Welcome to PhantomPilots.com

Sign up for a weekly email of the latest drone news & information

No Battery - Running 200' DC Wire Directly to Phantom

Discussion in 'General Discussion' started by zdauexs, Dec 30, 2014.

  1. zdauexs

    Joined:
    Nov 1, 2014
    Messages:
    9
    Likes Received:
    1
    Has anyone tried running power straight to Phantom instead of using the battery? Watching videos online of "tethered uav's" seems fairly straight forward running DC power to Phantom. Seems weight of wiring (length) and enough amperage to run DC power at x(distance) would be concerns, along with entanglement etc.
     
  2. Buk

    Buk

    Joined:
    Feb 28, 2013
    Messages:
    654
    Likes Received:
    29
    Location:
    Iowa, United States
    You may have to look up the power requirements of your particular Phantom and calculate the voltage drop of a given length of wire and wire gauge required. Then calculate the weight of the cable (remember two wires required) and if the Phantom has enough lift to raise the additional weight off the ground. Remember too, stranded wire in your calculations, solid would not work as well for flexible tethering.

    http://www.bulkwire.com/wireresistance.asp

    Remember too, some Phantoms require smart battery connections for proper operation. So you might be working with the Phantom 1 for your power requirement calculations and not a Phantom 2 and it's iterations.

    Good luck, I'm a bit pessimistic about success considering entanglement in trees, cars, goal posts on football fields and of course your props.
     
  3. locoworks

    Joined:
    Jul 4, 2014
    Messages:
    471
    Likes Received:
    10
    there could certainly be quite a bit of wire for the weight of a battery, but what gauge wire would you need? if you said a stock 5000mah battery gave 20 mins, that is 15 amps in an hour so a cable that can deal with 15 amps ATLEAST would be required for a short tether where voltage drop isn't an issue and the quad would weigh less than with a battery on board. 1.5mm wire is around 15 amps but to be safe 2.5mm would probably be a better bet. but when you look at the wire sizes on board and the size of the big blades on the battery maybe 2.5mm would be too small???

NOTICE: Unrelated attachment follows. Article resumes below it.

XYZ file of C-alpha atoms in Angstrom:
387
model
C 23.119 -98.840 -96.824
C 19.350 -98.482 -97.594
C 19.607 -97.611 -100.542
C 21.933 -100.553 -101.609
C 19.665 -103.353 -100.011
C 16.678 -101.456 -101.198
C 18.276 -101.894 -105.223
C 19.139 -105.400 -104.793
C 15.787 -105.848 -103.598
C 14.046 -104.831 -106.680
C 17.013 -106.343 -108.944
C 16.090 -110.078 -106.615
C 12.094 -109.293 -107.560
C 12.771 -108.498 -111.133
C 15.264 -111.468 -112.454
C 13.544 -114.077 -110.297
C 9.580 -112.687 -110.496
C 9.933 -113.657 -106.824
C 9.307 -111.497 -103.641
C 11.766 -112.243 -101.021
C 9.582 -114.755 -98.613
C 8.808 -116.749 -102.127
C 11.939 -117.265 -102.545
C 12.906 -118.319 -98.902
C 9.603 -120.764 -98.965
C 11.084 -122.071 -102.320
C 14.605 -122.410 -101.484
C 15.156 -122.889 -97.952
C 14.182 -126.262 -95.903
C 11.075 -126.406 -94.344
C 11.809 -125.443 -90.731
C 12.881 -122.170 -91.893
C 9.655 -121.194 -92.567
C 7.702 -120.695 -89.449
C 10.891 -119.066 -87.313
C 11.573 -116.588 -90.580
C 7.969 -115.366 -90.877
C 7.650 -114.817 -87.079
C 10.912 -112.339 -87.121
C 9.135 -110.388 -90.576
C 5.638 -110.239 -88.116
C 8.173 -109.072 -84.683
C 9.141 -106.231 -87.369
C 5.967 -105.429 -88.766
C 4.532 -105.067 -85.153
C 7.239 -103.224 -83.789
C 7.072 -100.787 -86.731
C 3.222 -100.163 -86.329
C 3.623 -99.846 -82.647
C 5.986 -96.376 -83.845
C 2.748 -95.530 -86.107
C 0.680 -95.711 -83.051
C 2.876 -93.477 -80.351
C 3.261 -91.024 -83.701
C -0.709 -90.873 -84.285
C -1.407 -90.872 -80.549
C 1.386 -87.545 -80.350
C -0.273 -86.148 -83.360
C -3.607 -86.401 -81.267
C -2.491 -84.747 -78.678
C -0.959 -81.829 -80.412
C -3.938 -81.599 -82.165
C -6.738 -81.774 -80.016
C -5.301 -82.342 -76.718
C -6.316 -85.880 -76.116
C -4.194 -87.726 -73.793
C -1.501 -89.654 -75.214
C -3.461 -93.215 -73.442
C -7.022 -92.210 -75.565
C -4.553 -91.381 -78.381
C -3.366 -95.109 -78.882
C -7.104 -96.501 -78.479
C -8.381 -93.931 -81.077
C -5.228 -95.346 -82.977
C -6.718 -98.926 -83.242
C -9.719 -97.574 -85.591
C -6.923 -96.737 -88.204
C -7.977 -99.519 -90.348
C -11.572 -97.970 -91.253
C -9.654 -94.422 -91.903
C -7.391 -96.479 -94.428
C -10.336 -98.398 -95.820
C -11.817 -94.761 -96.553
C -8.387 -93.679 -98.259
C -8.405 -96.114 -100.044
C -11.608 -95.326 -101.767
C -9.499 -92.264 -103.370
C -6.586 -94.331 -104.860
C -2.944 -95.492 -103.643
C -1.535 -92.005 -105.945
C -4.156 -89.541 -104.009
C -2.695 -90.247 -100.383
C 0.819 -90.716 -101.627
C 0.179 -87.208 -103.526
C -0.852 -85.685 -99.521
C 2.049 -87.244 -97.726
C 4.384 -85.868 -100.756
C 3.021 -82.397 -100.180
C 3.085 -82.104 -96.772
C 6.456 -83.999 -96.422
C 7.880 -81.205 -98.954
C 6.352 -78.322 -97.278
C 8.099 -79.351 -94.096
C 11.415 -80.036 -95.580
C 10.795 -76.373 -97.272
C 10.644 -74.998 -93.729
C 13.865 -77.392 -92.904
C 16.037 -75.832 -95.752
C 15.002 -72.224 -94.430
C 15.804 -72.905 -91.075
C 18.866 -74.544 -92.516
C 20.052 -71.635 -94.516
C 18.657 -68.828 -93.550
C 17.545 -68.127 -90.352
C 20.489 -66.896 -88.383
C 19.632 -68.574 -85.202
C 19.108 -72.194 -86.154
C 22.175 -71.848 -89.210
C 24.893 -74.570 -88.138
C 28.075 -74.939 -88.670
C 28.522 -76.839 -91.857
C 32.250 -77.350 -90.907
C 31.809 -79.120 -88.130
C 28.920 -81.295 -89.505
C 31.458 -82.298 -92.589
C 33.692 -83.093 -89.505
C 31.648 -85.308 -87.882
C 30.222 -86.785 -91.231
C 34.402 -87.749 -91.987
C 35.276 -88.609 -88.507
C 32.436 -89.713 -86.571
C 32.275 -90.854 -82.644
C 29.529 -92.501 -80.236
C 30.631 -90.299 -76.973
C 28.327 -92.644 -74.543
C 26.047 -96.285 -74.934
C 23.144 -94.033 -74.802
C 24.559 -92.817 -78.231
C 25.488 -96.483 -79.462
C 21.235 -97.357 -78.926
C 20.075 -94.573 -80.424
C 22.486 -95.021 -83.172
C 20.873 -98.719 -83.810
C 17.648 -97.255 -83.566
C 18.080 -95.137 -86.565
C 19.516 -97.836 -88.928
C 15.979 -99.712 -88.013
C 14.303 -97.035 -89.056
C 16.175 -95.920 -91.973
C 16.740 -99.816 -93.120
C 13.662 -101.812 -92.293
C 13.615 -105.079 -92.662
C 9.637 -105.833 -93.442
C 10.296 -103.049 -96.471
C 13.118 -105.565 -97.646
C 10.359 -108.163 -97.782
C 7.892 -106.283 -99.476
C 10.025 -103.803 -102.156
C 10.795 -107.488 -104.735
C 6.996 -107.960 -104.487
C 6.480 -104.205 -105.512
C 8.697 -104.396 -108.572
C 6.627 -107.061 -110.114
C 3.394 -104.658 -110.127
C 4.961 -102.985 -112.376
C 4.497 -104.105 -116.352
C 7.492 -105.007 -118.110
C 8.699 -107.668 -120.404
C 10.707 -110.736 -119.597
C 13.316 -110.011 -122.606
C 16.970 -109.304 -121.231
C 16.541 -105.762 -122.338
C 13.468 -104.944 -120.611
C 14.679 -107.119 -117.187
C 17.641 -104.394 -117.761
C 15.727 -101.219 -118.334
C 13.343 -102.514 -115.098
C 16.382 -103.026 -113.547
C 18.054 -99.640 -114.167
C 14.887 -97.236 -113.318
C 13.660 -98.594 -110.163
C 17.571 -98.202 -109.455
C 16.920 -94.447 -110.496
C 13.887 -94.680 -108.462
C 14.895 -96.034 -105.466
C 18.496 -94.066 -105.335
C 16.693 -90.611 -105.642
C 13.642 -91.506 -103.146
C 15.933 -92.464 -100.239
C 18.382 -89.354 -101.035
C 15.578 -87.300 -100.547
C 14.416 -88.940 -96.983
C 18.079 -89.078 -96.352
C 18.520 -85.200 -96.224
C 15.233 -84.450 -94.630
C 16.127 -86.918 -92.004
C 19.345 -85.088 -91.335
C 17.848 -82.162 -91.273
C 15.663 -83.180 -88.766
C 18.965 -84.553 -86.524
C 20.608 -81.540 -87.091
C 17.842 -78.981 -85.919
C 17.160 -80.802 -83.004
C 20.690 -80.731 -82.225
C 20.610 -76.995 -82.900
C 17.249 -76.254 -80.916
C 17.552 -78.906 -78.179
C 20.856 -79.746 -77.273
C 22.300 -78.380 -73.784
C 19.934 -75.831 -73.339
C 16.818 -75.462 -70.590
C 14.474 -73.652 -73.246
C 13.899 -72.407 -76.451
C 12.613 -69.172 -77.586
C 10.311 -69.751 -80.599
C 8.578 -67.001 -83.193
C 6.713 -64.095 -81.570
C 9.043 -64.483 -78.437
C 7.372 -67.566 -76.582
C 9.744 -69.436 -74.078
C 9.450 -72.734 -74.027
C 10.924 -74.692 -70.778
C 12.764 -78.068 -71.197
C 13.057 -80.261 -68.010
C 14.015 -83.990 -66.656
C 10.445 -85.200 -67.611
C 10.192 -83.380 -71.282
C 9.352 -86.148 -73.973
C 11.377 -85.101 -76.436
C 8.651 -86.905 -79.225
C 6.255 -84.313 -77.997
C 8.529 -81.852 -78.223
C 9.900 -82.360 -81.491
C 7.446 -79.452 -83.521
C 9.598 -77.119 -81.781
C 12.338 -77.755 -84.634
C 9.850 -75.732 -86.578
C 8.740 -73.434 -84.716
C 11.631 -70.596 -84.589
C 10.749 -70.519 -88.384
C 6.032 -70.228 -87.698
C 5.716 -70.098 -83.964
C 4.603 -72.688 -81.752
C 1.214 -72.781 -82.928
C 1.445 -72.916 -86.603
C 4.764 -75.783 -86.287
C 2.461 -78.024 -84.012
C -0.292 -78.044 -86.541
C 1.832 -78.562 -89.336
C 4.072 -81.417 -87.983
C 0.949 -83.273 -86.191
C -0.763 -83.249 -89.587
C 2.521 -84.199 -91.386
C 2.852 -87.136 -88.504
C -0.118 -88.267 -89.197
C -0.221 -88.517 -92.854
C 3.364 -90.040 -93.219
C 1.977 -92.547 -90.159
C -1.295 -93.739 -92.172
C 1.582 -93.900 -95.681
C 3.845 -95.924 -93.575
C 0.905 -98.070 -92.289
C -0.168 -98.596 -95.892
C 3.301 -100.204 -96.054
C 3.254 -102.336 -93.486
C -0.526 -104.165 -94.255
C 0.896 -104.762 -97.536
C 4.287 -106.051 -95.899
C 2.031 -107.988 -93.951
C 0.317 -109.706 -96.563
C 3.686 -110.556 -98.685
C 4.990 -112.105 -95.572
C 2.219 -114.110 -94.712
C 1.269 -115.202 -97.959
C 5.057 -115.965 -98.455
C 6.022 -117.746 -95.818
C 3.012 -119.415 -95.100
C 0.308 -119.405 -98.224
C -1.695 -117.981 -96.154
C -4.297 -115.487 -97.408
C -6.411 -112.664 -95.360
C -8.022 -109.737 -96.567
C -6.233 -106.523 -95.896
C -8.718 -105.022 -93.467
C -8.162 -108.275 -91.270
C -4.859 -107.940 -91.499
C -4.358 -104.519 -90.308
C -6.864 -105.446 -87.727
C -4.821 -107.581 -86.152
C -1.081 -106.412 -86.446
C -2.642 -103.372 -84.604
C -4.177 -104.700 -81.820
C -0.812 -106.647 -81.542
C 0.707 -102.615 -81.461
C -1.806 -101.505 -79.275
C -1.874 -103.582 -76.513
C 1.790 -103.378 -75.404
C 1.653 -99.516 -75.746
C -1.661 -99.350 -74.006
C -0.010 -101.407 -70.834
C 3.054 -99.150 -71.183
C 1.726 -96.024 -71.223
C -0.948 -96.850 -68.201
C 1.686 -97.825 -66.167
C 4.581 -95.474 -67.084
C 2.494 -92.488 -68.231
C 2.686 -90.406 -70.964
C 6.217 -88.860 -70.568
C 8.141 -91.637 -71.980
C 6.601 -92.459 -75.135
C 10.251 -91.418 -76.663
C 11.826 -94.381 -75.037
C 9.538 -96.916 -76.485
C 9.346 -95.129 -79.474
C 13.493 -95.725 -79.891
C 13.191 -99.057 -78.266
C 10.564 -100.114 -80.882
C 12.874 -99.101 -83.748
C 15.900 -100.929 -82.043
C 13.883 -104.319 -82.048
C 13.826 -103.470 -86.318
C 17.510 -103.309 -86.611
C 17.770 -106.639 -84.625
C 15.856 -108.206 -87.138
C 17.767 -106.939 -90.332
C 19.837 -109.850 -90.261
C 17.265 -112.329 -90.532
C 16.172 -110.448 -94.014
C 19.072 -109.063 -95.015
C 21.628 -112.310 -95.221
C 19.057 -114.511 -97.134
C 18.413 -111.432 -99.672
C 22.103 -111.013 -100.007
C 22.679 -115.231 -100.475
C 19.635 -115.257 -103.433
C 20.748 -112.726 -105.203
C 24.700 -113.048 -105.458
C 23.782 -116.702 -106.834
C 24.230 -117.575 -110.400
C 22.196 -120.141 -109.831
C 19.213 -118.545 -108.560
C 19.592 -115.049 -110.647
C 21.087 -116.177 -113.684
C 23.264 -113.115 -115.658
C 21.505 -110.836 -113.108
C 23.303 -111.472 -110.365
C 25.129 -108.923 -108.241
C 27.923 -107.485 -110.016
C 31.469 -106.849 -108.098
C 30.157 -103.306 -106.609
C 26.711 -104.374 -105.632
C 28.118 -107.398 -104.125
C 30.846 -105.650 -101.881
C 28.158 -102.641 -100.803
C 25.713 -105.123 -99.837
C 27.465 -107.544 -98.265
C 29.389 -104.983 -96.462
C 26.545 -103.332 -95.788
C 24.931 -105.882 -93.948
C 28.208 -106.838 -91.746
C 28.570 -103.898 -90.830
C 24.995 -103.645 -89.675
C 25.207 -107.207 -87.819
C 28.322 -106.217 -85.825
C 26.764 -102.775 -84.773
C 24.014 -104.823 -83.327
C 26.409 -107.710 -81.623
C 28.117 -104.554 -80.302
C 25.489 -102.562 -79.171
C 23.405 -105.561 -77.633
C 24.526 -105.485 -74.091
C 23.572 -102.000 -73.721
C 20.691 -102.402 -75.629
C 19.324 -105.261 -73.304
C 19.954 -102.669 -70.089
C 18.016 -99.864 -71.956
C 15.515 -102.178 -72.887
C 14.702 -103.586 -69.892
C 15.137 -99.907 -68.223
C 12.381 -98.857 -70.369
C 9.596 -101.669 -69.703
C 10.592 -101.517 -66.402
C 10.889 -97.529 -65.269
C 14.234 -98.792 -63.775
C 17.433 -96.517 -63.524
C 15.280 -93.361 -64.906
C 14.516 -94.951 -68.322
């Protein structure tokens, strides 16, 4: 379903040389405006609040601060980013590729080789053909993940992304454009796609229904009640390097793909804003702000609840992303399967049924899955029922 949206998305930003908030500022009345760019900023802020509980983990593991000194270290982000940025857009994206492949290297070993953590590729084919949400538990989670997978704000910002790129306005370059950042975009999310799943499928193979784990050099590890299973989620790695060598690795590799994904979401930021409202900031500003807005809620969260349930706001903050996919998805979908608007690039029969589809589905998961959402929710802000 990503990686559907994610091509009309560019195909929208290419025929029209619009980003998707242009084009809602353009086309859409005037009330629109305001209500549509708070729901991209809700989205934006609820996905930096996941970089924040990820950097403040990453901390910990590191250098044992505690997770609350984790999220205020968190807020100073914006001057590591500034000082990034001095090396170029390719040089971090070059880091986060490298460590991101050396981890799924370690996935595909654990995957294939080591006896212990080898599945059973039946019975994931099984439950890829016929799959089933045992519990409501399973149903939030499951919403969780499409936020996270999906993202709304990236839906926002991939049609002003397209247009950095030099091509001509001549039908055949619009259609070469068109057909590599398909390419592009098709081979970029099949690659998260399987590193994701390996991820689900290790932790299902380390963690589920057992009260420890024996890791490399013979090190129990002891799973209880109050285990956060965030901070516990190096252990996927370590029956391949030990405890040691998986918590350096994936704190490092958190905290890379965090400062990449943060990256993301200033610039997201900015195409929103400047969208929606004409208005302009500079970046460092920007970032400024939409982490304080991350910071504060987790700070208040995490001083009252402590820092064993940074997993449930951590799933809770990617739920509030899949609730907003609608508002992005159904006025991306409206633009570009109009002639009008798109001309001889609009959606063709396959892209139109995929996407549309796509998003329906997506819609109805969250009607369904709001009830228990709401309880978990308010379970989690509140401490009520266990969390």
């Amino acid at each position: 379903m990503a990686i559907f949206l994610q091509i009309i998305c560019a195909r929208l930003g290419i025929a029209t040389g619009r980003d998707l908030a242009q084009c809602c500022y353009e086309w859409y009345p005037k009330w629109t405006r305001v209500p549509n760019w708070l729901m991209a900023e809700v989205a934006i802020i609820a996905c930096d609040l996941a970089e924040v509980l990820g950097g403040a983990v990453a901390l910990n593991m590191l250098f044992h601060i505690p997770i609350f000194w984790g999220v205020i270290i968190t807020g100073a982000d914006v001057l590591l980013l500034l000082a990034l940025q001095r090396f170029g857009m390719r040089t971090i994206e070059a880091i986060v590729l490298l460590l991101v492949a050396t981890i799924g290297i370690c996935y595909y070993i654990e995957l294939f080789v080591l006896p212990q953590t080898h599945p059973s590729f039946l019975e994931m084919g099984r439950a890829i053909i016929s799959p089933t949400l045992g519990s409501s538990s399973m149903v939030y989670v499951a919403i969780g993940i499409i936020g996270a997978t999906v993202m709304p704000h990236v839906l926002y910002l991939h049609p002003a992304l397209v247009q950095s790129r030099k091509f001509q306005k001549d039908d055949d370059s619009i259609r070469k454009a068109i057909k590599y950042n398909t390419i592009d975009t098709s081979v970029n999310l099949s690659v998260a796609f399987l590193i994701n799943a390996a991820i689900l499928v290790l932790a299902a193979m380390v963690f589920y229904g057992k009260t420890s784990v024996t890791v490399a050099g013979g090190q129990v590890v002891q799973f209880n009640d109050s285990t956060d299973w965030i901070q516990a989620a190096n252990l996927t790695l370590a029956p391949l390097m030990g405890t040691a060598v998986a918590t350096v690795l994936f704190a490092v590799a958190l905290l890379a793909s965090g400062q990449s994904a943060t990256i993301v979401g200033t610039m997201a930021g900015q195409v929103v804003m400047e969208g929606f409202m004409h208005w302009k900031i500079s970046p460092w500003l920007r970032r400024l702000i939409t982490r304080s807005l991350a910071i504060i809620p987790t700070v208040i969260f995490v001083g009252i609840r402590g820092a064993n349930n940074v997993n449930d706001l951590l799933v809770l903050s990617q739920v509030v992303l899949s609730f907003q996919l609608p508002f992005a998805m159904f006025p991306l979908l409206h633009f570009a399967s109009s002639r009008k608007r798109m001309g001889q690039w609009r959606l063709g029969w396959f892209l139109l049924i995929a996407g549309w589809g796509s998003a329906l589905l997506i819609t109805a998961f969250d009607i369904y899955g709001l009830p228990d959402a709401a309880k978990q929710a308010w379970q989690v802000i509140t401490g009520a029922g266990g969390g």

4. The Editor

    Joined:
    Aug 7, 2013
    Messages:
    568
    Likes Received:
    7
    100m of 14SWG silicon wire will weigh in at around 4kg so 200 feet/60m will be around 2.4kg. Multiply that by 2 and you have circa
    5kg of weight at an offset angle tethered to the Phantom.

    I doubt it would even get off the ground :lol:

    I haven't even gone into the voltage loss over that distance or the changing emf that will be generated around the wire with the current draw fluctuations.

    Forget it!
     
  5. locoworks

    Joined:
    Jul 4, 2014
    Messages:
    471
    Likes Received:
    10
    ignoring the BEMF for a moment what about using a helium balloon to do the lifting of the cable about 5 metres below the quad?? maybe 3 or 4 balloons, enough to lift the wire so the quad only has to be able to lift the weight of wire between it and the balloons. when you want to land you just reel in the wire below the balloons onto a spool as you lower the phantom using the sticks. when the balloons are ground level you land to the side.

    on the bemf front could something be put accross the wires near the quad to reduce the effects???
     
  6. macheung

    Joined:
    Dec 10, 2013
    Messages:
    246
    Likes Received:
    4
    Tethered wire with DC power, ballons oh my!
    I think we are getting way over our heads in this one... May be we can use some sort of laser power ground station that beams power to a receiver on the Phantom next. That might work if the receiver can be light enough.
     
  7. LandYachtMedia

    Joined:
    Dec 27, 2013
    Messages:
    353
    Likes Received:
    3
    Location:
    Central North Carolina, USA
    The phantom uses at its peak about 450 watts. To make a wire system that is light enough you would have to up the voltage. So at 11v that 450 watts need a bit over 40 amps. That takes a heavy wire. Boost it to 200v and the amps drop to about 2. 2 amps will flow easily on a 20 gauge wire. The issue then becomes building a power converter to drop the voltage and boost the current.

    This could certainly be done. Not exactly practical though.